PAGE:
So-called “right-to-work” legislation sped through the Wisconsin Senate and raced through the Assembly on a fast track to Republican Gov. Scott Walker.
Just four years ago, Walker said he had no plans to attack private sector unions as he gutted public employee unions. But the governor signed the bill on March 9.
In video shot in 2011, during the debate over Act 10, Walker said, “The bill I put forward isn’t aimed at state workers and it certainly isn’t a battle with unions. If it was, we would have eliminated collective bargaining entirely or we would have gone after the private-sector unions. But we did not because they are our partners in economic development. We need them to help us put 250,000 people to work in the private sector over the next four years.”
Now Walker, who is courting the conservatives who are influential in GOP presidential primaries, is an advocate of the legislation, which makes it a crime — punishable with a jail sentence of nine months — to require private-sector workers who aren’t in a union to pay dues.
“The governor is not just a flip-flopper, he is a master manipulator,” said state Rep. Katrina Shankland, D-Stevens Point. “There is little doubt that Gov. Walker is using this issue to curry favor with right-wing funding sources and distract from his $2.2 billion budget deficit and a state economy that lags behind most of the nation.”
GOP legislative leaders began preparing to introduce right-to-work legislation after sweeping the November 2014 midterm elections.
For months, Walker claimed to be cool to the concept. But, as he opened campaign offices in Iowa and New Hampshire, he came out in support of an extraordinary session to take up the legislation.
The Senate took up the measure first, holding a hearing at which opposition to “right-to-work” legislation was about 70–1 but shutting down public comment despite hundreds of people who were still waiting to speak.
The Senate passed SB 44 by a vote of 17–15 in late February, drawing congratulations from Americans for Prosperity Wisconsin director David Fladeboe, who called the legislation “long overdue” and claimed the vote was in the best interest of working-class families. Proponents say the legislation is about worker freedom and improves Wisconsin’s standing with business interests.
Opponents say the legislation creates dangerous workplaces, damages unions and depresses wages.
“Right to work will lower wages, increase workplace deaths and erode the base of the middle class by crippling the ability of workers to team up and join together through their unions for a strong voice in the workplace,” said Stephanie Bloomingdale, secretary-treasurer of the Wisconsin AFL-CIO.
The Assembly Labor Committee on March 2 heard hours of testimony, mostly from opponents of the measure.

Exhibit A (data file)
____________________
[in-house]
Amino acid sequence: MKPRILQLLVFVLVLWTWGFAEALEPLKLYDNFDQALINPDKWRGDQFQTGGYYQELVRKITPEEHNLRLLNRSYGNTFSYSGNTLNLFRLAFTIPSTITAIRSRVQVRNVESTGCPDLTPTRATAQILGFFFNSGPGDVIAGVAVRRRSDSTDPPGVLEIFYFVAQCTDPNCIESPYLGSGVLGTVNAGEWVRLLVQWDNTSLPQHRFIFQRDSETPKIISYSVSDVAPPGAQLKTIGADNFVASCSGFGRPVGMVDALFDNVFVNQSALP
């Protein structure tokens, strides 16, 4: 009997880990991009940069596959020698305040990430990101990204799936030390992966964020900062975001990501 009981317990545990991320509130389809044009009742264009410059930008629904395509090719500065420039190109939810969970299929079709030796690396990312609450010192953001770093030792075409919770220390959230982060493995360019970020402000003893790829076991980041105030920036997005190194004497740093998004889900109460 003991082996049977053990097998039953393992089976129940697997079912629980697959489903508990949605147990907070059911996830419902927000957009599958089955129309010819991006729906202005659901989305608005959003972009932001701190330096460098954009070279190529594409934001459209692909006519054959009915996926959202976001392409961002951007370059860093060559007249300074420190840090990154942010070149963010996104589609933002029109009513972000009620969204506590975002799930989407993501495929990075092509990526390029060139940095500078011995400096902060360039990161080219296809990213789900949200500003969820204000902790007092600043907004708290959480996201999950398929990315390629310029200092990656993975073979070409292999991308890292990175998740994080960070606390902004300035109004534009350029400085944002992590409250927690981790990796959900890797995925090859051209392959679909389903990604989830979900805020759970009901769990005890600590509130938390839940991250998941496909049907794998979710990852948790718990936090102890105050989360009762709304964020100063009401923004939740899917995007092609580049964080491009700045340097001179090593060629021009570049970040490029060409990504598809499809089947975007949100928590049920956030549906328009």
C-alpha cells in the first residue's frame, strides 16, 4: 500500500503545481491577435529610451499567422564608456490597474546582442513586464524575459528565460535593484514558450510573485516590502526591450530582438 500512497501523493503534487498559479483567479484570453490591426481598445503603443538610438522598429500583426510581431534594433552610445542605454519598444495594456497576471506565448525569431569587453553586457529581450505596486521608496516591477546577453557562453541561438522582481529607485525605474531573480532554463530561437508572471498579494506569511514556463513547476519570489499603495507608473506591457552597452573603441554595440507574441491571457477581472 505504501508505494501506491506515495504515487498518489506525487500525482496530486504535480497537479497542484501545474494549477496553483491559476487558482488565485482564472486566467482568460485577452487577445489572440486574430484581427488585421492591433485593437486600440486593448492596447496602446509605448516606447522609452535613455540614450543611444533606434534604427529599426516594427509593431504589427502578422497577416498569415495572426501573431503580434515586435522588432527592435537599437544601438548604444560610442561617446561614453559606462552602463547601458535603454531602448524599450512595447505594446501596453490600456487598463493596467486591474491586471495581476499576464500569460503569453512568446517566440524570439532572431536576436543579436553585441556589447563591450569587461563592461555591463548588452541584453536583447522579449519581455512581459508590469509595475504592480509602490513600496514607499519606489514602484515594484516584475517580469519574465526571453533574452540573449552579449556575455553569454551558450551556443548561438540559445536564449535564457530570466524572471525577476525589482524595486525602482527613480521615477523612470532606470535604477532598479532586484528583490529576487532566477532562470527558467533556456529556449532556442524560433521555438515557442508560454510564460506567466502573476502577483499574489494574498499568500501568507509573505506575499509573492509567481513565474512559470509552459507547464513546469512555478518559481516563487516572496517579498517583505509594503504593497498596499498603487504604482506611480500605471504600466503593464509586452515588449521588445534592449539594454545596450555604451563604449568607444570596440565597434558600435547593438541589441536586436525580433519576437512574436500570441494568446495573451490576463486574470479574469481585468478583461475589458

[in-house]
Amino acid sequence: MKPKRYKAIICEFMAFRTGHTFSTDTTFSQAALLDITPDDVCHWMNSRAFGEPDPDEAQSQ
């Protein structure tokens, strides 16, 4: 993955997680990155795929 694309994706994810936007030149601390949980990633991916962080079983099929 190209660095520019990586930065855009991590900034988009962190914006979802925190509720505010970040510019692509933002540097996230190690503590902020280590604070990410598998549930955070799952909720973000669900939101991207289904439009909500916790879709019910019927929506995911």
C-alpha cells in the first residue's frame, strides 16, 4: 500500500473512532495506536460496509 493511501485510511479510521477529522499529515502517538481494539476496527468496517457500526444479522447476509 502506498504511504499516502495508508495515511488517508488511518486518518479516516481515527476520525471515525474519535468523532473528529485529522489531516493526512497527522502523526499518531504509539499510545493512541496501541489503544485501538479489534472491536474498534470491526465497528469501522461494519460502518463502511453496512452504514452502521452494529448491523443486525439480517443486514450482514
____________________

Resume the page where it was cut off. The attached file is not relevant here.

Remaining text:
Three days later, at about 2 p.m. on March 5, the full Assembly opened debate. Democrats drove the debate, delivering speeches through the night and into the morning, with the deadline for a vote looming at 9 a.m. on March 6.
Rep. Chris Taylor, a Democrat from Madison, was among the final speakers during the debate, and she focused on “freedom” and “heroics” and called “right-to-work” an “out-of-state idea” promoted by billionaires.
Democratic Minority Leader Peter Barca called the legislation “right-wing extremism on steroids.”
But when the roll was called, the vote was 62-35 for the bill. No Democrats voted with the GOP majority.
Outside the Capitol, opponents of the bill staged a demonstration on March 5, one of many held in Madison over a two-week period. Wisconsin State AFL-CIO representatives addressed the ralliers, along with AFSCME member Shannon Maier, Young Black and Gifted member Eric Upchurch, Beloit ironworker Anthony Anastasi and Burger King employee Corneil White.
“Our fight is for the state and soul of our country,” said Bloomingdale.
Opponents also crowded into the Capitol, shouting, “Wrong for Wisconsin.” They delivered petitions signed by thousands and circulated a report from the University of Wisconsin-Madison and University of Wisconsin Extension showing lower household incomes in right-to-work states.
“The evidence clearly demonstrates that so-called ‘right-to-work’ laws intensify the race to the bottom and further erode the middle class,” said Dane County Executive Joe Parisi.
Right-to-work laws exist in 24 other states, including Michigan and Indiana and have been upheld by several courts of appeal.
With Walker’s signature, Wisconsin’s measure took effect immediately.
The next day, the Wisconsin state AFL-CIO and two local labor unions filed a lawsuit, seeking to block the law. Their argument is that it is unconstitutional because it requires unions to act on behalf of workers who are no longer required to pay union dues and therefore receive an unfair benefit. A hearing is set for March 19 in Dane County Circuit Court.
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